3. Seems I’ll have to follow Stu immediately :-)

    Perhaps I should have included the subtitle of next months starting book, which is ‘Resisting the Attention Economy’ – I think it’s actually the perfect book for people who love reading because it’s all about focus. I do plan on reading it before next month, although I have lacked focus lately…


    • Ah…
      *thoughtful pause*
      Maybe I’ve dismissed this book too readily…
      I don’t think that I need a book that tells me to ignore the Attention Economy, and I’m pretty sure that I am already focussed on what makes me feel contented (reading) but I see plenty in the world around me who look as if they do.
      I’ve put a hold on it at the library, I think there’s only one person ahead of me…


  4. How weird… I have no recollection of reading Siri Hustvedt’s novel and haven’t reviewed it on my blog…but so pleased you have mention McGahern because I ADORE him and wish more people would give his work a try…


    • Ah! Ah ha! It was another Kim… Kim Dwyer, a dear friend of mine who passed away from breast cancer, see on my About page to ANZ LitLovers Yahoo group history because she was the catalyst for this blog:

      Liked by 1 person

      • Thanks, Lisa, I was beginning to wonder if I might have lost my marbles and read the book but forgotten I’d read it. Which has happened before. Lol. I’ve just read your About page and clicked on the link to read the article by Jane Sullivan. I had no idea I was mentioned in that piece too. 🤪


  5. Excellent links Lisa – Stu’s blog is great and highlights books I might otherwise miss.


    • He is *The* champion for translated Lit, and he’s been doing it for 11 years. (Just had his blogoversary this week).


  6. Very nice chain – Stu really is a bad influence (as are so many bloggers…)


    • True. There’s more than a couple I owe to your influence too. But *chuckle* he is the “worst”, I think his recommendations on my shelves run into the hundreds.
      Which is amazing when you think about it. A bloke starts up a blog, just because he likes reading, and he becomes a person who has influenced people all over the world to experiment, and come to love the kind of books he tells us about. There are university lecturers and schoolteachers and book marketers who never have that kind of influence, and he has done it just by being himself.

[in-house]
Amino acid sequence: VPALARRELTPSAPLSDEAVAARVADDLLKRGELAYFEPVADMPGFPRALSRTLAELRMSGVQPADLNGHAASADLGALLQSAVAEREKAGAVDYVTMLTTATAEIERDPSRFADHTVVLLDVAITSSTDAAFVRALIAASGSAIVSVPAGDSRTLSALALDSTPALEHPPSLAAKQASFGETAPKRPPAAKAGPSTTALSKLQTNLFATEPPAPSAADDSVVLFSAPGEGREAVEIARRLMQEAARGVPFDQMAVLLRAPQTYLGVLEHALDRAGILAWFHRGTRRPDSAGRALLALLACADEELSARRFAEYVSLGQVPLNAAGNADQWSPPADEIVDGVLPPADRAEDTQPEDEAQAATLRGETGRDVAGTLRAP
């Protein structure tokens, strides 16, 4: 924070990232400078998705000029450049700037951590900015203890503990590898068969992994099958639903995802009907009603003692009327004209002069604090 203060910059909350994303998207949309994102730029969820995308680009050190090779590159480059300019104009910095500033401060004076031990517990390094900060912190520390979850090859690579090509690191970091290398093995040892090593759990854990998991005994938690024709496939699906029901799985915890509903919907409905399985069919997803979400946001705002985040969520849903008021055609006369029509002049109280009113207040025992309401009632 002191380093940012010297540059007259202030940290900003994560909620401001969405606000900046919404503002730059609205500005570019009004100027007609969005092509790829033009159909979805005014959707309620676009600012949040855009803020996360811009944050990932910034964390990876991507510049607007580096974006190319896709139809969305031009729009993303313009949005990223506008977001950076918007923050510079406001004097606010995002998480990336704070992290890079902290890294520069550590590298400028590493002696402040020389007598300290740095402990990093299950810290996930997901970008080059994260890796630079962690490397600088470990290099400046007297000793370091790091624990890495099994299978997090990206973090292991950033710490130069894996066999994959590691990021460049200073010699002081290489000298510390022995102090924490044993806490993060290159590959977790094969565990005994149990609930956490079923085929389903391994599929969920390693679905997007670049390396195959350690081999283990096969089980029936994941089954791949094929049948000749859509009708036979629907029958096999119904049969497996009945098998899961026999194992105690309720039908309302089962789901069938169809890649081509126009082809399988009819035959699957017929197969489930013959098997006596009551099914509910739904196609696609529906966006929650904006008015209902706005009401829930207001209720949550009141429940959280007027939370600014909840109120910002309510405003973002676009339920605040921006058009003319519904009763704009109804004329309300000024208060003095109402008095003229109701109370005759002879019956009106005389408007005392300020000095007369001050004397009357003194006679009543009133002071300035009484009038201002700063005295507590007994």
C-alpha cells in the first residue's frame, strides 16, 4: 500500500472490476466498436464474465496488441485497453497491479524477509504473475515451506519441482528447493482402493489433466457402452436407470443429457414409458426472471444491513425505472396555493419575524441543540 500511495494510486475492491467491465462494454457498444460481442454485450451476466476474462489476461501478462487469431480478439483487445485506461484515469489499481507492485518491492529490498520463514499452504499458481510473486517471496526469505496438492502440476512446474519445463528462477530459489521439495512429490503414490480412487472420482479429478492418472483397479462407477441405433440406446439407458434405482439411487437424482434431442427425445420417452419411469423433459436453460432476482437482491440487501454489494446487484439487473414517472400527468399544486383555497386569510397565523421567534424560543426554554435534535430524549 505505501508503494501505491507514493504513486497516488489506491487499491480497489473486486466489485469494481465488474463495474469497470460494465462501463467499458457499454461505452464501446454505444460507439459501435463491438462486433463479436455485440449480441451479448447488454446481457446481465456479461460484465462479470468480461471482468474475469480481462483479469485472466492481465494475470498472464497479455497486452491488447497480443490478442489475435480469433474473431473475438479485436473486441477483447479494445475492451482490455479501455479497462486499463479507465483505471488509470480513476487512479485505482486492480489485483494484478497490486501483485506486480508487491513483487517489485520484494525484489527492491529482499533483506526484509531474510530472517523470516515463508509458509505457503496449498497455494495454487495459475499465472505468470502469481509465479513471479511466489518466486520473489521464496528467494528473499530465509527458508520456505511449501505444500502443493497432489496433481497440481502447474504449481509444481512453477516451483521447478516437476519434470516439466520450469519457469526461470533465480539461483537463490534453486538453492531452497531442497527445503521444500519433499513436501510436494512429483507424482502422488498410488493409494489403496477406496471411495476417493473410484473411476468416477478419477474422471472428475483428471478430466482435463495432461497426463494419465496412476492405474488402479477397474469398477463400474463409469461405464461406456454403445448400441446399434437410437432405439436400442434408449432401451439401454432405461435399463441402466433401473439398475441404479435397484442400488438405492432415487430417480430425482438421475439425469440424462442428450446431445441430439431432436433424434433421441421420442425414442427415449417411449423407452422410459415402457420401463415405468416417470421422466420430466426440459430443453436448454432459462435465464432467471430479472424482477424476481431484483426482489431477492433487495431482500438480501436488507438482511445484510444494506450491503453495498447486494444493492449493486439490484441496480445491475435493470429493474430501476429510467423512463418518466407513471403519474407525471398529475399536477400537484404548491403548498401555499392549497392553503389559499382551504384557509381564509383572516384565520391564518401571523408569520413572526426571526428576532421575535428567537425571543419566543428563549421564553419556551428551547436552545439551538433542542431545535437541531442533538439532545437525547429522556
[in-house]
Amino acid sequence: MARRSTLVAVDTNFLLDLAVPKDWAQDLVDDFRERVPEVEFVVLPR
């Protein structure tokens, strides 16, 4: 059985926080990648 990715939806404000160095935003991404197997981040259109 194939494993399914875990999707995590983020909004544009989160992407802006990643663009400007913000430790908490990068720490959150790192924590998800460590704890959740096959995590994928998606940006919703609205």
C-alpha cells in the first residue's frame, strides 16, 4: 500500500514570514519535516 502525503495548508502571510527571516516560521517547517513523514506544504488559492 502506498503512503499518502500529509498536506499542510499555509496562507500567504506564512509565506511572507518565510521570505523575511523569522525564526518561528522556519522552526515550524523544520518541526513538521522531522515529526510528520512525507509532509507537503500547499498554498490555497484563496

Liked by 1 person

  7. Great chain! And I look forward to reading your reviews of books by Indigenous Australian authors.


  8. A thoughtful chain as always, thanks for sharing!


  9. I like your chain and I am also a big fan of historical fiction that describes war at the domestic level. I am not much of a TV person but there was a show I loved about 15 years ago called Homefront. I was very sorry when it went off the air. A couple of the actors went on to big things (John Slattery was in Mad Men and Kyle Chandler in a number of movies) so I get nostalgic if I come across them.

    And I guess I need to check out Stu!


    • Hello Con, and welcome:)
      I hardly ever watch TV except for Masterchef, (and at the moment, the obligatory COVID-19 briefing at midday) but one of the best TV series I ever saw was a BBC series called A Family at War. It follows a family from the time one of the sons goes off to fight in the Spanish Civil War right through to the end of WW2. I recently re-watched it with a neighbour who grew up in America, and had no idea of the privations ordinary British people had to deal with, but the best part about it was the way it showed how values and behaviours changed.


Please share your thoughts and join the conversation!

Fill in your details below or click an icon to log in: Logo

You are commenting using your account. Log Out /  Change )

Facebook photo

You are commenting using your Facebook account. Log Out /  Change )

Connecting to %s


%d bloggers like this: